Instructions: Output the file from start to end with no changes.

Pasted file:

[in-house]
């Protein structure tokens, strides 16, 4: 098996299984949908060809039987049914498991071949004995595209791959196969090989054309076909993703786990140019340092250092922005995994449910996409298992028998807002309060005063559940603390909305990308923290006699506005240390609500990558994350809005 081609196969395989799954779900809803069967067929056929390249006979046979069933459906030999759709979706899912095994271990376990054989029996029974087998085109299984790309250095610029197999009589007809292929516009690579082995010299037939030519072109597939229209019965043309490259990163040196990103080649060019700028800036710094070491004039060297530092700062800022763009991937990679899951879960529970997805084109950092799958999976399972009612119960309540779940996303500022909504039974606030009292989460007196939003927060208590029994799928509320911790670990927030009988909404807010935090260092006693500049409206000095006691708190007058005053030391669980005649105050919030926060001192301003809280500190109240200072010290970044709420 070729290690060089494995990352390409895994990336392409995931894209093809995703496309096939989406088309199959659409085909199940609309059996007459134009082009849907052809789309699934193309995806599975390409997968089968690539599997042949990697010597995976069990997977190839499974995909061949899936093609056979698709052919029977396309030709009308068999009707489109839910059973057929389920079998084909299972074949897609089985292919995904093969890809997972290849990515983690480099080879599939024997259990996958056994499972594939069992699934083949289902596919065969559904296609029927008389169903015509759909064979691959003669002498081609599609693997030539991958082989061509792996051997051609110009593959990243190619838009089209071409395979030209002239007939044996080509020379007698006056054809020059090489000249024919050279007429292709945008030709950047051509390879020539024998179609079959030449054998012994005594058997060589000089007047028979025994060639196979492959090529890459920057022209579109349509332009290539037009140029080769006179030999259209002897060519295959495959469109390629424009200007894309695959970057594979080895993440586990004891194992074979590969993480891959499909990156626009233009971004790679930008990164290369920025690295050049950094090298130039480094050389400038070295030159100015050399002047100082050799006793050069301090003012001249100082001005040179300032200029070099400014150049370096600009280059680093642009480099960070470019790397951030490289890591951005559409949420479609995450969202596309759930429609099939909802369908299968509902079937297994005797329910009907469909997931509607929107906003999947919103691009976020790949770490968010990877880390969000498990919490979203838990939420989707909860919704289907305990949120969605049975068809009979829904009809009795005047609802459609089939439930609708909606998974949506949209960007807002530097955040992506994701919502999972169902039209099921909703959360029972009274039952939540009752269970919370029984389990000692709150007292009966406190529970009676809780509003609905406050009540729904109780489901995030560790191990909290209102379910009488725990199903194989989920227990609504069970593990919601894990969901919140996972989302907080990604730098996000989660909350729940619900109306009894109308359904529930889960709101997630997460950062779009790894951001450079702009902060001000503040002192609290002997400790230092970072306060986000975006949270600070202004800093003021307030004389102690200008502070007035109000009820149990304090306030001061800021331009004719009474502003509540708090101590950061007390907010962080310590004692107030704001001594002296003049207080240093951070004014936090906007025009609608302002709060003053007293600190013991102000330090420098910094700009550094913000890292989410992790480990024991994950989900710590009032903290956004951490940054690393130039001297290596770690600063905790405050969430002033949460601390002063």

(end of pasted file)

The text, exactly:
[in-house]
């Protein structure tokens, strides 16, 4: 098996299984949908060809039987049914498991071949004995595209791959196969090989054309076909993703786990140019340092250092922005995994449910996409298992028998807002309060005063559940603390909305990308923290006699506005240390609500990558994350809005 081609196969395989799954779900809803069967067929056929390249006979046979069933459906030999759709979706899912095994271990376990054989029996029974087998085109299984790309250095610029197999009589007809292929516009690579082995010299037939030519072109597939229209019965043309490259990163040196990103080649060019700028800036710094070491004039060297530092700062800022763009991937990679899951879960529970997805084109950092799958999976399972009612119960309540779940996303500022909504039974606030009292989460007196939003927060208590029994799928509320911790670990927030009988909404807010935090260092006693500049409206000095006691708190007058005053030391669980005649105050919030926060001192301003809280500190109240200072010290970044709420 070729290690060089494995990352390409895994990336392409995931894209093809995703496309096939989406088309199959659409085909199940609309059996007459134009082009849907052809789309699934193309995806599975390409997968089968690539599997042949990697010597995976069990997977190839499974995909061949899936093609056979698709052919029977396309030709009308068999009707489109839910059973057929389920079998084909299972074949897609089985292919995904093969890809997972290849990515983690480099080879599939024997259990996958056994499972594939069992699934083949289902596919065969559904296609029927008389169903015509759909064979691959003669002498081609599609693997030539991958082989061509792996051997051609110009593959990243190619838009089209071409395979030209002239007939044996080509020379007698006056054809020059090489000249024919050279007429292709945008030709950047051509390879020539024998179609079959030449054998012994005594058997060589000089007047028979025994060639196979492959090529890459920057022209579109349509332009290539037009140029080769006179030999259209002897060519295959495959469109390629424009200007894309695959970057594979080895993440586990004891194992074979590969993480891959499909990156626009233009971004790679930008990164290369920025690295050049950094090298130039480094050389400038070295030159100015050399002047100082050799006793050069301090003012001249100082001005040179300032200029070099400014150049370096600009280059680093642009480099960070470019790397951030490289890591951005559409949420479609995450969202596309759930429609099939909802369908299968509902079937297994005797329910009907469909997931509607929107906003999947919103691009976020790949770490968010990877880390969000498990919490979203838990939420989707909860919704289907305990949120969605049975068809009979829904009809009795005047609802459609089939439930609708909606998974949506949209960007807002530097955040992506994701919502999972169902039209099921909703959360029972009274039952939540009752269970919370029984389990000692709150007292009966406190529970009676809780509003609905406050009540729904109780489901995030560790191990909290209102379910009488725990199903194989989920227990609504069970593990919601894990969901919140996972989302907080990604730098996000989660909350729940619900109306009894109308359904529930889960709101997630997460950062779009790894951001450079702009902060001000503040002192609290002997400790230092970072306060986000975006949270600070202004800093003021307030004389102690200008502070007035109000009820149990304090306030001061800021331009004719009474502003509540708090101590950061007390907010962080310590004692107030704001001594002296003049207080240093951070004014936090906007025009609608302002709060003053007293600190013991102000330090420098910094700009550094913000890292989410992790480990024991994950989900710590009032903290956004951490940054690393130039001297290596770690600063905790405050969430002033949460601390002063």